Friday, March 01, 2013

Available for Purchase!

     ISBN 978-0-9790888-6-5
     flim forum press
     166 pages, 7x9
     $20 + $4 for shipping & handling


Poems by Paul Hannigan (1936-2000), a Boston-area poet most active during the late 60s, early 70s, with ties to poets and writers from that time and place, including: Fanny Howe, Bill Knott, William Corbett, DeWitt Henry, Tom Lux, and James Tate. The Problem of Boredom in Paradise contains poems from a young Hannigan’s A Theory of Learning (1966), the chapbook Holland and the Netherlands (Jim Randall’s Pym-Randall Press, 1970), selections from the books Laughing (Houghton Mifflin, 1970) and The Carnation (Tom Lux’s Barn Dream Press, 1972), and the entirety of Bringing Back Slavery (Dolphin Editions, 1976). Also: a large portion of an unpublished manuscript The Higher Slum (1975), an assortment of other unpublished works from the 80s and 90s, and a few original drawings.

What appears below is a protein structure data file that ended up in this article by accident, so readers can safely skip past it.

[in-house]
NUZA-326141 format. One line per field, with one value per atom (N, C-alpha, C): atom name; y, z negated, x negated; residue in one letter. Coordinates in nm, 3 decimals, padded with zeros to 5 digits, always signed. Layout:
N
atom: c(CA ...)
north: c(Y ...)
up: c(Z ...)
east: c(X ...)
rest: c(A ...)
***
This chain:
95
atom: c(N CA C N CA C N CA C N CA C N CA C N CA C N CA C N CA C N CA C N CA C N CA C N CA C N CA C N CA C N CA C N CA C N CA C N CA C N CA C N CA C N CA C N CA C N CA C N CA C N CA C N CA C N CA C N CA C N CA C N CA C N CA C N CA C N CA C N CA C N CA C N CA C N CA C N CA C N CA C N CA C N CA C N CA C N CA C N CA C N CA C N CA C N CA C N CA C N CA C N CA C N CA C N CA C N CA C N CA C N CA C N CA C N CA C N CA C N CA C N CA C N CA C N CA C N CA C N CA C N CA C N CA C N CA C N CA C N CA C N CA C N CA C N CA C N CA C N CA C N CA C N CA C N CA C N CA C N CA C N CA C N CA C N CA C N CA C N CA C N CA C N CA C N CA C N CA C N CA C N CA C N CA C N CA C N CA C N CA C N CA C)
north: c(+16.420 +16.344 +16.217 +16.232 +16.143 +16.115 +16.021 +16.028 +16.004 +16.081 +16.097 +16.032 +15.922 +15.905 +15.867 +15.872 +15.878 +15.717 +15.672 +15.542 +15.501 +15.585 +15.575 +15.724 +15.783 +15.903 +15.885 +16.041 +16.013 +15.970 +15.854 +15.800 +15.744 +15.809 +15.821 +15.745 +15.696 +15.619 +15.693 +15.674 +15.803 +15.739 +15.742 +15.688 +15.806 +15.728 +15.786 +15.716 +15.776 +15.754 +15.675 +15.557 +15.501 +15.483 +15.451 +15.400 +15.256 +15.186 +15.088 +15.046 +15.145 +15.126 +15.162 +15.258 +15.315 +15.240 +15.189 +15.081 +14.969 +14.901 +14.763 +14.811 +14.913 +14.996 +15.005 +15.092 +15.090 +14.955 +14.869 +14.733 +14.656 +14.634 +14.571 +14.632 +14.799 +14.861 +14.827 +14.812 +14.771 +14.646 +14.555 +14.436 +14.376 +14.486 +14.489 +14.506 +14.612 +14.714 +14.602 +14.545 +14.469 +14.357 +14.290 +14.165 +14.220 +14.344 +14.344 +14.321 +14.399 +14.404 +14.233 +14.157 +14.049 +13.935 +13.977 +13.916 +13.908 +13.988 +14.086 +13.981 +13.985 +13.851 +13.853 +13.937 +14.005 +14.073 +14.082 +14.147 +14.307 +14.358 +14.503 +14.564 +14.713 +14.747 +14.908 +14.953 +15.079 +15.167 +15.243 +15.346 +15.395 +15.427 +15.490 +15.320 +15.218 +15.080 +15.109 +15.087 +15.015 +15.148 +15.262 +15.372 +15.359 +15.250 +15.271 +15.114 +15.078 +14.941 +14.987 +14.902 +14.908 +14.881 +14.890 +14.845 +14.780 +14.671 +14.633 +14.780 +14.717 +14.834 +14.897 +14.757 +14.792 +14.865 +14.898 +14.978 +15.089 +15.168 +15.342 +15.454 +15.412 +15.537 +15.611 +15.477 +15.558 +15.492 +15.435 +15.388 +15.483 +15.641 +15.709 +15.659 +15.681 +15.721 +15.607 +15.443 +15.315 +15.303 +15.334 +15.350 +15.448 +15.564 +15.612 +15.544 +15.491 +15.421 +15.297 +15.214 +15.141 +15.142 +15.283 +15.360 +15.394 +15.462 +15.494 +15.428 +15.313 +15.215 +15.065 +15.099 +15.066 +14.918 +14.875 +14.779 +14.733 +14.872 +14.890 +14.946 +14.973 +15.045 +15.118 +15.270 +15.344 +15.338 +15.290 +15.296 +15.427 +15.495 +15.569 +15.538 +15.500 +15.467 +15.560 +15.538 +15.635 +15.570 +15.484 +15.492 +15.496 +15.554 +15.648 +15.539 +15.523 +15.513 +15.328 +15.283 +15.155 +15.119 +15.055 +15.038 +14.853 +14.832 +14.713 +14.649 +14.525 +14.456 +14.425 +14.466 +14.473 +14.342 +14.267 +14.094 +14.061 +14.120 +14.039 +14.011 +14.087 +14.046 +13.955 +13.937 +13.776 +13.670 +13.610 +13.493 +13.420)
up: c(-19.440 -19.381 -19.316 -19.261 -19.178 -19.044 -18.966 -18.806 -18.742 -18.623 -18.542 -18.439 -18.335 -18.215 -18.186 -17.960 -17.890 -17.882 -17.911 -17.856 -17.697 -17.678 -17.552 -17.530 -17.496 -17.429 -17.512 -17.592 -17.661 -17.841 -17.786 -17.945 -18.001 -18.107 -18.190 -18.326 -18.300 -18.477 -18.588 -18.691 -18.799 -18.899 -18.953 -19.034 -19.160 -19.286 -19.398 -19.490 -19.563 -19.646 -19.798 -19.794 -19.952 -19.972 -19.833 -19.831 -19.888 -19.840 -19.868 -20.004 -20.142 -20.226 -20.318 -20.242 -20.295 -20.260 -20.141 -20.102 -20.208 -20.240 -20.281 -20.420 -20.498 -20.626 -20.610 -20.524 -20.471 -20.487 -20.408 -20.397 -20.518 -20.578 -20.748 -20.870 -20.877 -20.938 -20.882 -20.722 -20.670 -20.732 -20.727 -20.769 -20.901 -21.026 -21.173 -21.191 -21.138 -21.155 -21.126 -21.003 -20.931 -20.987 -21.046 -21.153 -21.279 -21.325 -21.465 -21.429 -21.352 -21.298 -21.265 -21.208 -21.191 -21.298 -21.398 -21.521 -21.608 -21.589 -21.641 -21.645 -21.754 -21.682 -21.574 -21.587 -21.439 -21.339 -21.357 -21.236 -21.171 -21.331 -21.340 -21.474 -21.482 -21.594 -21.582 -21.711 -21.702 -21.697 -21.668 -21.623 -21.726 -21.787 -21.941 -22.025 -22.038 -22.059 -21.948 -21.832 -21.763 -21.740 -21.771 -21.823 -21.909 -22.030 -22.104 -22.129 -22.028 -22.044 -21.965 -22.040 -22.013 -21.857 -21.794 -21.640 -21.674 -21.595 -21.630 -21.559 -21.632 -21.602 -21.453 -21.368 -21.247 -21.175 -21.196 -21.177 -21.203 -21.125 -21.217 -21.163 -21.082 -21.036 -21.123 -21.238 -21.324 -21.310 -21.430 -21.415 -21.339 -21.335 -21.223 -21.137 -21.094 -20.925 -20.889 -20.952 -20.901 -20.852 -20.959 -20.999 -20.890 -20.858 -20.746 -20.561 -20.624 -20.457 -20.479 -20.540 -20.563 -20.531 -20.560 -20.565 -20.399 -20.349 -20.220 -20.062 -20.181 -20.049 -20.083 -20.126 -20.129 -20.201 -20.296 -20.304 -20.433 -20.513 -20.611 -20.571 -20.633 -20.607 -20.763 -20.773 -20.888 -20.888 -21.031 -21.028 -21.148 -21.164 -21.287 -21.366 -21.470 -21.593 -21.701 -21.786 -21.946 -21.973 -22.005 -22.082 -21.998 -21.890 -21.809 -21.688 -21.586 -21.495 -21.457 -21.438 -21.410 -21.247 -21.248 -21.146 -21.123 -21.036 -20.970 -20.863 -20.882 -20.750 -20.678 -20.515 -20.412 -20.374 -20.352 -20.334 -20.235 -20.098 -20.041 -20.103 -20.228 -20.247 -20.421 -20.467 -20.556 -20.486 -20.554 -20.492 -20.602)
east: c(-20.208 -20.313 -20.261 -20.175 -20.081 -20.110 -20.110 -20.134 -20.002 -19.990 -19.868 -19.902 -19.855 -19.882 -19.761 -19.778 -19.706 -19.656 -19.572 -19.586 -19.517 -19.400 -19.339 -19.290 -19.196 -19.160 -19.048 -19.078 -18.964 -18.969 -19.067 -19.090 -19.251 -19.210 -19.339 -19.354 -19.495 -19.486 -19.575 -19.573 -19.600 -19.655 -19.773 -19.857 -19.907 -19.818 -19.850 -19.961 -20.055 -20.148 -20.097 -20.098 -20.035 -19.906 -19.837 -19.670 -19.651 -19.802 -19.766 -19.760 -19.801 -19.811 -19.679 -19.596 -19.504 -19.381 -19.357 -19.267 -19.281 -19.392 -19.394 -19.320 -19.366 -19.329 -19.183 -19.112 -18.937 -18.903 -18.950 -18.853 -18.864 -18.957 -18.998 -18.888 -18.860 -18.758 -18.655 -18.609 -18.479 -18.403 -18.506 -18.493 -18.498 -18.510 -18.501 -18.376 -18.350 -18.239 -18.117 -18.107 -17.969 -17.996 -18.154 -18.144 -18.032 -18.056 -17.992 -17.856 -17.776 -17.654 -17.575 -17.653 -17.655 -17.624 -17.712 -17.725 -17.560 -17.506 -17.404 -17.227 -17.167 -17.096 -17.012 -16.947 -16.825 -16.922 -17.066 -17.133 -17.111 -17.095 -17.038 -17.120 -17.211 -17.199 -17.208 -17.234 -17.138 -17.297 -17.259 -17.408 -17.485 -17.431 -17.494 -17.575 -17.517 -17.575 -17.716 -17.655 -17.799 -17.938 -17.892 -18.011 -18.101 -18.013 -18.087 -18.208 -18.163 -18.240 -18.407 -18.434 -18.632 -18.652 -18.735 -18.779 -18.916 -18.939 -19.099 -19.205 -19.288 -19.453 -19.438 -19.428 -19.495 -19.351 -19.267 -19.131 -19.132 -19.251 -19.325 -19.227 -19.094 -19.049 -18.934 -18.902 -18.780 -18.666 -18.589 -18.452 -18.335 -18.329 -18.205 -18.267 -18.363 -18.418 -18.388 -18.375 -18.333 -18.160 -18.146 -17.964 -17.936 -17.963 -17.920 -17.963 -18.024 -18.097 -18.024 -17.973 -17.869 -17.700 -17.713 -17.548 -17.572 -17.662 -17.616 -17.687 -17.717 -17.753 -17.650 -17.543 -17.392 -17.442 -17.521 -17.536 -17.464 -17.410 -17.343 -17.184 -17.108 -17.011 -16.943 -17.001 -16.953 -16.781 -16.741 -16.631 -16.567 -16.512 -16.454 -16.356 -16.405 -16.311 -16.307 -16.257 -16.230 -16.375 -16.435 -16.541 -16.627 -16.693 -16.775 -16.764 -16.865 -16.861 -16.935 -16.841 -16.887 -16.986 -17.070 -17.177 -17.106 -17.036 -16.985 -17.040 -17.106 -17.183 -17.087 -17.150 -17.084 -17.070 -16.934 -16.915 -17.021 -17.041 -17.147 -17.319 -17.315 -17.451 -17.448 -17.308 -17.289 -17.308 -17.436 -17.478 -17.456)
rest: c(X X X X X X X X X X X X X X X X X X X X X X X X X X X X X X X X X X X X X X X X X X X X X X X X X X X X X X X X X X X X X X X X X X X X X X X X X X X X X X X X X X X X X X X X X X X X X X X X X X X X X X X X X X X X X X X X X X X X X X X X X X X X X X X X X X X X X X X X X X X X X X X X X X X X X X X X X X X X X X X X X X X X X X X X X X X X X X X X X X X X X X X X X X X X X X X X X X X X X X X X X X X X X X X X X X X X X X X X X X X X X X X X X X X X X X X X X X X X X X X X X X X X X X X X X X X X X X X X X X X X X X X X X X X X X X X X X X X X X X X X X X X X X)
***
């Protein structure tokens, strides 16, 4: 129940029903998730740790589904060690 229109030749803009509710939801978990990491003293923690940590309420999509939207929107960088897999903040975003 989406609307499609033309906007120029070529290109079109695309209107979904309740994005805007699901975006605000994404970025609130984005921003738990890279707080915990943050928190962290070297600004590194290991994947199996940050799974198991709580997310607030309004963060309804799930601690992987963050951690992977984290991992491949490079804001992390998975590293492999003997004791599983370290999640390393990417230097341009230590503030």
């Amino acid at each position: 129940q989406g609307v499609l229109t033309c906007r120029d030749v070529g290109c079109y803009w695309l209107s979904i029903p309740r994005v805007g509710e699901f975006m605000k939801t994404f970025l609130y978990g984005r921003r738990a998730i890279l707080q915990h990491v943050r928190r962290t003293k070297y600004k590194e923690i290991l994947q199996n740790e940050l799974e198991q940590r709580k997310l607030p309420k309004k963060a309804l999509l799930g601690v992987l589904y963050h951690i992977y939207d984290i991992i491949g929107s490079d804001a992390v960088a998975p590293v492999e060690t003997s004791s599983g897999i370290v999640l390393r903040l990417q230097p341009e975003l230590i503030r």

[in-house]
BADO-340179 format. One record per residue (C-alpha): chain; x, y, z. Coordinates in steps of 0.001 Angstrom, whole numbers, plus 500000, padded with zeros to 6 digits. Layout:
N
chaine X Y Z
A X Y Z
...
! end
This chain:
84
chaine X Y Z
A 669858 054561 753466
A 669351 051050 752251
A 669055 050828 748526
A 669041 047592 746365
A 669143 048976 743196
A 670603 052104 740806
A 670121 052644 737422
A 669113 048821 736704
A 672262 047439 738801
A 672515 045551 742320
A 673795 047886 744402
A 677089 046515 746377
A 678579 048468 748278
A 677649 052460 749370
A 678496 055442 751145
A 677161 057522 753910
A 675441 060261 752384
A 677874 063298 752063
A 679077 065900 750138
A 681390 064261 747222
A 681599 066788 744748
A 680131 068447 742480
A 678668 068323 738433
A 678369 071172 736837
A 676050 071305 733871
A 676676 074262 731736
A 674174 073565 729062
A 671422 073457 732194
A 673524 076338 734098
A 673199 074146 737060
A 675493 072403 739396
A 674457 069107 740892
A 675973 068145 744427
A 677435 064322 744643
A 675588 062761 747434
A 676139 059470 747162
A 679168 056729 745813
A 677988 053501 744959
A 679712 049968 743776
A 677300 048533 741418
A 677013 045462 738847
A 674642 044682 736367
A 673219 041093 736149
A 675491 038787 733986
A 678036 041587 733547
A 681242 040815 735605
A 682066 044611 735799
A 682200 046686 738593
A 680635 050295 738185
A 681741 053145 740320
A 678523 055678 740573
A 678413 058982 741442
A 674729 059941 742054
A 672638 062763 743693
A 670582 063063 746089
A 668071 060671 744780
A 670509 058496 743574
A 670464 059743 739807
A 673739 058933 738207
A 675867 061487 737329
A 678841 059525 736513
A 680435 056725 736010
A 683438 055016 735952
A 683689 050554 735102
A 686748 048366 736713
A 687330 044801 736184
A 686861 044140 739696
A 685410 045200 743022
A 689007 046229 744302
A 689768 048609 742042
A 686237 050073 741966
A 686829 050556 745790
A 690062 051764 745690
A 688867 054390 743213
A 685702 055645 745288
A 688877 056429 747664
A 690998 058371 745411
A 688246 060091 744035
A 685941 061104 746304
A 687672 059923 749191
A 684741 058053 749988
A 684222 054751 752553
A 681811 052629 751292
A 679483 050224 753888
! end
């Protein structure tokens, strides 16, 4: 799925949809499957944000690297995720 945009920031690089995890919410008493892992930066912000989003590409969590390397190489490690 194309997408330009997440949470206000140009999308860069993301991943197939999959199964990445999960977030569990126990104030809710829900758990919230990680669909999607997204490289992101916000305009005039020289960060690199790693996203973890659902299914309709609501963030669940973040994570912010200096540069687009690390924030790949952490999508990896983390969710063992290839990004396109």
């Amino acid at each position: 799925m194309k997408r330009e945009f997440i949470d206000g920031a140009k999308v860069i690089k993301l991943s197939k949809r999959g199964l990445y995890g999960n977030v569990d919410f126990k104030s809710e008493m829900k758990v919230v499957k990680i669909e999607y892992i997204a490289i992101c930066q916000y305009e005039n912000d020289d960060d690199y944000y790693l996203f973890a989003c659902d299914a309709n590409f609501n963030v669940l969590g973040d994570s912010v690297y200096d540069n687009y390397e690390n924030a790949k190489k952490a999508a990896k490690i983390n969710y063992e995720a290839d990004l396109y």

Paul Hannigan, society reporter on safari, sketches serpentine philosophers and corporate baboons, chronicles “these degrading surprises we call our days.” Like a good comedian, he paints these fools on his own face, in othered self-portraits, alternately toothy and toothless, sad saccharine, smothered in “moral sherbet.” Hannigan mumble mumbles a messy subjectivity, all the insecurities of our race, gender, sexuality. He can be rhapsodically self-felicitous in fantasies of self-pity. He can be witty, crude, and brutally cruel. Paul Hannigan, fall-guy, castaway, shackles Milton with suburban shopping malls and maps over happiness with The Bush, that colonial/genital beachhead. Hannigan’s poems are busy napping, bong coughing, constantly undressing, disabling, donning a series of hospital gowns. Perverted lyrics parade from his hopelessly open mouth.

     You have already
     had enough fun
     now you must
     what watch watch
     and listen and
     remember. Sort
     according to subject.
     And cross-reference.
     At your dwindling
     so-called leisure.

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